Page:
NOMS, the Courts and Civil Renewal

Published 13/10/2004
Type Article
Author(s) David Faulkner
Corresponding Authors David Faulkner, University of Oxford, Centre for Criminological Research

This article starts from the position that the Carter report’s proposals for combining the Prison and Probation Service into a single organisation with separate arms for commissioning and providing services are basically sound, although there are serious concerns about their implementation. Those concerns – the simultaneous pressure on prison and probation resources, the uncertainty over what ‘contestability’ is to mean in practice, the speed at which implementation is to take place, the detail which has still to be resolved, the consultation which is needed – are clearly expressed elsewhere in this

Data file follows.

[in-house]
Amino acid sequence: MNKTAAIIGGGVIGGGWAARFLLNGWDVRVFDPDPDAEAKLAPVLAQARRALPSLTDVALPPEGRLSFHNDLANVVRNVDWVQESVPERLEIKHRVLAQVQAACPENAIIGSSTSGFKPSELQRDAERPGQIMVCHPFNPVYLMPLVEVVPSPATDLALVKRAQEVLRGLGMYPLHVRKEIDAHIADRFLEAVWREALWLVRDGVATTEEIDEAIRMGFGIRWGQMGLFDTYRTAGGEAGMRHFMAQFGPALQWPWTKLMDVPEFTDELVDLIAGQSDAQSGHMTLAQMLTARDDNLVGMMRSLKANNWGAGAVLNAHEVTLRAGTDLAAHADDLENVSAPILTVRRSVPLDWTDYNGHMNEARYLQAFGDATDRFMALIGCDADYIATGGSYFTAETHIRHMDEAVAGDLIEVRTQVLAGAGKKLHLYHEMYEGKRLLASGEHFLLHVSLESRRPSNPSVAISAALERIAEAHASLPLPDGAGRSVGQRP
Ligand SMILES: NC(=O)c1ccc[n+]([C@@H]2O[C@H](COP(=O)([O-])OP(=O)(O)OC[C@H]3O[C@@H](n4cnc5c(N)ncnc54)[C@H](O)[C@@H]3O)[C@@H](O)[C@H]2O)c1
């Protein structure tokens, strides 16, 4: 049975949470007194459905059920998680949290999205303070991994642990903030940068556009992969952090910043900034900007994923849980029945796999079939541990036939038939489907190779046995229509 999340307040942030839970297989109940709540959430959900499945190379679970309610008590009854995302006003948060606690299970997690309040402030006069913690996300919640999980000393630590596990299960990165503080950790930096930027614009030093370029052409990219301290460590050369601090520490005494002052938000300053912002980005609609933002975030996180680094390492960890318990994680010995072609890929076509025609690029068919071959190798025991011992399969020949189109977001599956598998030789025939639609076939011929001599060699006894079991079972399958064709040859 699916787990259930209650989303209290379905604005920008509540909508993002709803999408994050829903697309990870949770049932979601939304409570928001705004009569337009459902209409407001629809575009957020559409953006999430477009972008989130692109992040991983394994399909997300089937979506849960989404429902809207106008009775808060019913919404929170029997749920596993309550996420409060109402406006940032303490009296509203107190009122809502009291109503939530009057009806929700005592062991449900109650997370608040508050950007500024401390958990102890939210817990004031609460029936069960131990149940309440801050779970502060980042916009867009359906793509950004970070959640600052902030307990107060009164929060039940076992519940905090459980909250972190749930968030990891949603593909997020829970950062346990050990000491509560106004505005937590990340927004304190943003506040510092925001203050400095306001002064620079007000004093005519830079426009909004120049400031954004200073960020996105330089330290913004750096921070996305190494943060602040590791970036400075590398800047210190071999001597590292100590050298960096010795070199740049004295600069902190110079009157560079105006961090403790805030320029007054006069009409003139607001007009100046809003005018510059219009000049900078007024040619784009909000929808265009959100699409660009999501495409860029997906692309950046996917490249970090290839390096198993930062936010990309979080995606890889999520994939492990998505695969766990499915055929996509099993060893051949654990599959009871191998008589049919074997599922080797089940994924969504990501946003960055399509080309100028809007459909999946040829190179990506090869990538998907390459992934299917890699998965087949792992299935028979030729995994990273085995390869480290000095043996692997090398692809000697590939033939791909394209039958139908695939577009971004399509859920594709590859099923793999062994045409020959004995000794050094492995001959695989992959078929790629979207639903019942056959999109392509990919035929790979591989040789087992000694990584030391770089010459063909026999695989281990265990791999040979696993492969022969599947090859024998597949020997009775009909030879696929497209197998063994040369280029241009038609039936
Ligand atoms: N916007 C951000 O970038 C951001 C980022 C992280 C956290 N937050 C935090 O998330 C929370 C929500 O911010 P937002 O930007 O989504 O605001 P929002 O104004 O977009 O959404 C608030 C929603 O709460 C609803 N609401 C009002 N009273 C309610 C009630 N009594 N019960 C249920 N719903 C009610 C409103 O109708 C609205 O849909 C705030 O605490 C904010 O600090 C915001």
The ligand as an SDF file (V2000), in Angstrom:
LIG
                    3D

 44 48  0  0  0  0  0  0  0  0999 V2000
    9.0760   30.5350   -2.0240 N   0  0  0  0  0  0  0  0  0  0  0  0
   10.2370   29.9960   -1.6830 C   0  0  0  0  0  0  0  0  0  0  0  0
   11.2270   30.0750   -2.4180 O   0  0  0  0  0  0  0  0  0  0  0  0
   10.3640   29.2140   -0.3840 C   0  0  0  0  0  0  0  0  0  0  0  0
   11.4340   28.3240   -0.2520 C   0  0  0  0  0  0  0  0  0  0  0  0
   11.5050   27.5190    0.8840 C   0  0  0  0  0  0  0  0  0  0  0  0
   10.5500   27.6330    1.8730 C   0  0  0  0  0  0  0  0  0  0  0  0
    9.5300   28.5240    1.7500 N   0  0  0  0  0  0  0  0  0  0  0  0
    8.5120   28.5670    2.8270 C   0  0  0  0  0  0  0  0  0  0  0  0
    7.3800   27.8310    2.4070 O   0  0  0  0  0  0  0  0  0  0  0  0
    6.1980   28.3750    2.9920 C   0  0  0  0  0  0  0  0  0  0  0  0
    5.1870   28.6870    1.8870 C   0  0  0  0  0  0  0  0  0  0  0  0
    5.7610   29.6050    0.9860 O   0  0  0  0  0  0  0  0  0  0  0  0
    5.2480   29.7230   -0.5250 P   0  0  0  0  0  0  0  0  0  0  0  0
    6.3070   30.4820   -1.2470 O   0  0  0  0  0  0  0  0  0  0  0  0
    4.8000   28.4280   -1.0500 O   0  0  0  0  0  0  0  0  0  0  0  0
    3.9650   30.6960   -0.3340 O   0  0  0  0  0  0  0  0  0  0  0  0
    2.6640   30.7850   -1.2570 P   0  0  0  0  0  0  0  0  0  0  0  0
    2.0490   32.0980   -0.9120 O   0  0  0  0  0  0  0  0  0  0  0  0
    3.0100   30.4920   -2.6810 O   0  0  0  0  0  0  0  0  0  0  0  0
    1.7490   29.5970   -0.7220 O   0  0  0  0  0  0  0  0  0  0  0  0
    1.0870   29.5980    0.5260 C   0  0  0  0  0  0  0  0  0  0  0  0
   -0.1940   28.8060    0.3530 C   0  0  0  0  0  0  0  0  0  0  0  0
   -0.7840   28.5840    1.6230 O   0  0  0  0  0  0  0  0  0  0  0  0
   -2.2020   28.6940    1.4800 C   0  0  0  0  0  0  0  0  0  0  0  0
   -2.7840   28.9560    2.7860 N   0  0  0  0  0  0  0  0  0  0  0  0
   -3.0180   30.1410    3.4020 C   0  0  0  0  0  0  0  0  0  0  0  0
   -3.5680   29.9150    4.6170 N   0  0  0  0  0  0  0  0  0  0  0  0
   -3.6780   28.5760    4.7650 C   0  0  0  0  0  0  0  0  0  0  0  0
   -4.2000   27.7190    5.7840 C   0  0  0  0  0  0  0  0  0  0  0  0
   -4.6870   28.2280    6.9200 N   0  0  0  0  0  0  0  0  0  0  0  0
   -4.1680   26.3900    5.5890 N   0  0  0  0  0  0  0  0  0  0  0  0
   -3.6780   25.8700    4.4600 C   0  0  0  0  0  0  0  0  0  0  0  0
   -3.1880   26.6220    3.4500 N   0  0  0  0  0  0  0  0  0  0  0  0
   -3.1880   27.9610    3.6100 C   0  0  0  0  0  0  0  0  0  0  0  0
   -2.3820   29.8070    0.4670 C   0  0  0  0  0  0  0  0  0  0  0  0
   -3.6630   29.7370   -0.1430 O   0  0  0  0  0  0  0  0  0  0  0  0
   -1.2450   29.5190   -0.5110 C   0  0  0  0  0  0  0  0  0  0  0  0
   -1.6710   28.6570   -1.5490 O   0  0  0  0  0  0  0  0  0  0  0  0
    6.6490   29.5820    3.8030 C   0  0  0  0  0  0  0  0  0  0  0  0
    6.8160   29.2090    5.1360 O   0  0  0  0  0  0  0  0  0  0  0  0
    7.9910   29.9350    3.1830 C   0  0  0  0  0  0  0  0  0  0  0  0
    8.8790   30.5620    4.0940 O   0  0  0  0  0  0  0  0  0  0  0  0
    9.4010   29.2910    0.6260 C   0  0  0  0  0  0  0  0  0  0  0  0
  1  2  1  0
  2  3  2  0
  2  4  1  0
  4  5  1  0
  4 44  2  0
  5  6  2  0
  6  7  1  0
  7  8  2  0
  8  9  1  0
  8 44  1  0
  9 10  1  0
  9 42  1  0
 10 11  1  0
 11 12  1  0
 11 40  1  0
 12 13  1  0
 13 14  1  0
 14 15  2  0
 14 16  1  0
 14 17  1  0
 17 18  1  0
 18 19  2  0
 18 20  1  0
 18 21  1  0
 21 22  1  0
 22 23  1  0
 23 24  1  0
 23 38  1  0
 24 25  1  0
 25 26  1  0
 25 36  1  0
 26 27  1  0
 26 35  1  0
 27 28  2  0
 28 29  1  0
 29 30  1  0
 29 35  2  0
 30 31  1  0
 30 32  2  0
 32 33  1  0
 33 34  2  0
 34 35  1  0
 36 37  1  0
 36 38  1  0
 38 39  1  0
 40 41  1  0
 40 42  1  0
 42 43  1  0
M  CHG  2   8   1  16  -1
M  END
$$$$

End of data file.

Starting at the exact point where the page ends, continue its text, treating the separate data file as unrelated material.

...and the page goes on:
volume. This article acknowledges but will not try to repeat or assess those concerns. It will instead examine two related issues which have not received much attention in the report or the Government’s accompanying statement, or in subsequent comment or discussion. Those are the relationship which will need to be established between the National Offender Management Service (NOMS) and the courts, especially in the context of the Criminal Justice Act 2003; and the possible implications of the Government’s policies on civil renewal and active citizens.